When the woman didn’t immediately back down, Eve grinned and leaned forward. The mother stared into her gray eyes, frightened but her maternal instinct overpowering reason and survival.
“Don’t let me slice your throat in front of your daughter. You cannot win this battle. The only thing you can do is put your trust in a monster like me and pray to your God I don’t do anything bad to your precious child,” Eve said. She patted Amber on the head and pointed. “Go run across the field as quickly as you can. I’ll wait for you on the other side.”
When Amber began to run, crossing the football field, Eve turned back to the mother.
“Are you not fed?”
Eve raised her hands. “Do I not protect you from the zombies? Do I not get you food and drink, a bed to sleep in, and entertainment? Am I a bad ruler?”
The mother shook her head quickly.
“Then it makes me curious why you don’t trust me with Amber. Have I ever touched one of the children or said something inappropriate? Have you heard rumors from others in your group?”
“No.” The woman stared at Eve and she could see she was trying to keep her thoughts as hidden as she could, even though it wasn’t working.
“You’re worried about me hurting her. You should be more worried about yourself, especially if you can’t offer me what I want,” Eve said. “If I were you, I’d take this time alone and realize it’s a gift. Go back and find a mate, because barren females aren’t anything more than zombie bait.”
Eve was about to threaten her further when the images in her mind startled her.
She turned back to see Amber standing on the other sideline.
“Amber, I want you to run around the field. Play. Have fun. I’ll be right back. I’m going to talk with your mother and then you and I will eat M&M’s and drink soda,” Eve said.
She turned back to the mother and put a hand on her shoulder.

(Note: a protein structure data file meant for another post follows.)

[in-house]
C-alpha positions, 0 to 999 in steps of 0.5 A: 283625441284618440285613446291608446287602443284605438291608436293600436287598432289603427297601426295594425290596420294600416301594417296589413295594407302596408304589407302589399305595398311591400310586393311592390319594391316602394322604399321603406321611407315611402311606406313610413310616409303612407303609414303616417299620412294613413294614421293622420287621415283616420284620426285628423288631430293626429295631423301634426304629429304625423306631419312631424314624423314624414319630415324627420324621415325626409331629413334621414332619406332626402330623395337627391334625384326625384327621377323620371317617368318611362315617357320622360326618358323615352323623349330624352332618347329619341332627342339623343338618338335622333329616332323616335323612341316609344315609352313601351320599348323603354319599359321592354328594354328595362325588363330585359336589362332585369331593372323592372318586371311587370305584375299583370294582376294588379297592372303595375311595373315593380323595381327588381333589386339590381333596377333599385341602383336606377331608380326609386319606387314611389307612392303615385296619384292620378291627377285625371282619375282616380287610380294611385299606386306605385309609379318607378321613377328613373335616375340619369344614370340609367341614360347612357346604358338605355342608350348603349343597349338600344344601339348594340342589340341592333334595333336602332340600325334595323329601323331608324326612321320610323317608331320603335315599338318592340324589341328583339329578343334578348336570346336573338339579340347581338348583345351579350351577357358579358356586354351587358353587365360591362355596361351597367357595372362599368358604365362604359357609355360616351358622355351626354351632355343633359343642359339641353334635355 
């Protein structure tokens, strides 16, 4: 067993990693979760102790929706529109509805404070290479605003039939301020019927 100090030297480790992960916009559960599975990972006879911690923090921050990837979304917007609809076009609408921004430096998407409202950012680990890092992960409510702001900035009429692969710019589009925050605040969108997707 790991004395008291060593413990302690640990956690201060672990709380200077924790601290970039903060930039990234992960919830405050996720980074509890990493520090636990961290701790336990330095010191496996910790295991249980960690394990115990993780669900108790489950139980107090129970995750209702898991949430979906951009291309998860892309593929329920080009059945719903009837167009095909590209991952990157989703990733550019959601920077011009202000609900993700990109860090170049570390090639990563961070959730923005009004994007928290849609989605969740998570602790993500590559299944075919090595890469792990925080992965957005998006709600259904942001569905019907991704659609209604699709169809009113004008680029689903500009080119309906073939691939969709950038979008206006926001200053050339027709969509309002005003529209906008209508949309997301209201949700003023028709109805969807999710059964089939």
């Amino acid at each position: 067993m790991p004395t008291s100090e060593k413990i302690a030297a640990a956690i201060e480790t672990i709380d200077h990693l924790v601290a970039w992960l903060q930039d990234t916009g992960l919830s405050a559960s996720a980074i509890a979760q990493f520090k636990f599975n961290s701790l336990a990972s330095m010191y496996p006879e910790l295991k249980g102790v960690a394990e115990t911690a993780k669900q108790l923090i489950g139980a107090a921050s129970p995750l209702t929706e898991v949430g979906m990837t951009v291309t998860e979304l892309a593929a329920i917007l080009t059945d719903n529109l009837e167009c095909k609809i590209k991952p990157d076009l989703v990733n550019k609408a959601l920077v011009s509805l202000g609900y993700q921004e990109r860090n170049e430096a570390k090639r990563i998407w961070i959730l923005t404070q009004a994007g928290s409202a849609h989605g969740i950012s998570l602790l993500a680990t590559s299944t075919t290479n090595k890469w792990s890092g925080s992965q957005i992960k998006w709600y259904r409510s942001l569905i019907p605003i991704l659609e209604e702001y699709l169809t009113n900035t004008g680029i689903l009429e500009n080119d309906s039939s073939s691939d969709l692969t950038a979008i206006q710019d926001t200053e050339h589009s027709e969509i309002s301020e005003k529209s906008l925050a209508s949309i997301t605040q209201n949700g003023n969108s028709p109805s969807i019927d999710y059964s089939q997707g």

“Take me to the men who are forcing themselves on the women. These men will be dealt with severely so this doesn’t happen again,” she said.
The mother shook her head. “No. Please don’t do anything. I can handle it.”
Eve looked at Amber as she started running. “Eventually, once you’re all broken, they’ll start on the children. This is what men do. This is why I am here now. To cull the herd so we can find only the ones worth living.” She grabbed the woman roughly by the chin. “I am not asking you to tell me. I will eviscerate you in front of the flock to prove a point, do you understand? I am not your friend. I am not going to rip these men apart brutally because I love my followers and want to show them justice. I am doing it because you are my property and every dead woman means one less baby for me. I need a population to continue my work. Take me to them.”
She nodded her head slowly.
Eve grinned. She hadn’t had to kill anyone and make an example in too many weeks.
The Chosen One was coming right to her, drawn to the power, and she needed to stay sharp.
Jay Wilburn lives with his wife and two sons in Conway, South Carolina near the Atlantic coast of the southern United States. He has a Masters Degree in education and he taught public school for sixteen years before becoming a full time writer. He is the author of many short stories including work in Best Horror of the Year volume 5, Zombies More Recent Dead, Shadows Over Mainstreet, and Truth or Dare. He is the author of the Dead Song Legend Dodecology and the music of the five song soundtrack recorded as if by the characters within the world of the novel The Sound May Suffer. He also wrote the novels Loose Ends and Time Eaters. He is one of the four authors behind the Hellmouth trilogy. He cowrote The Enemy Held Near with Armand Rosamilia. Jay Wilburn is a regular columnist with Dark Moon Digest. Follow his many dark thoughts on Twitter, Instagram, and Periscope as @AmongTheZombies, his Facebook author page, and at JayWilburn.com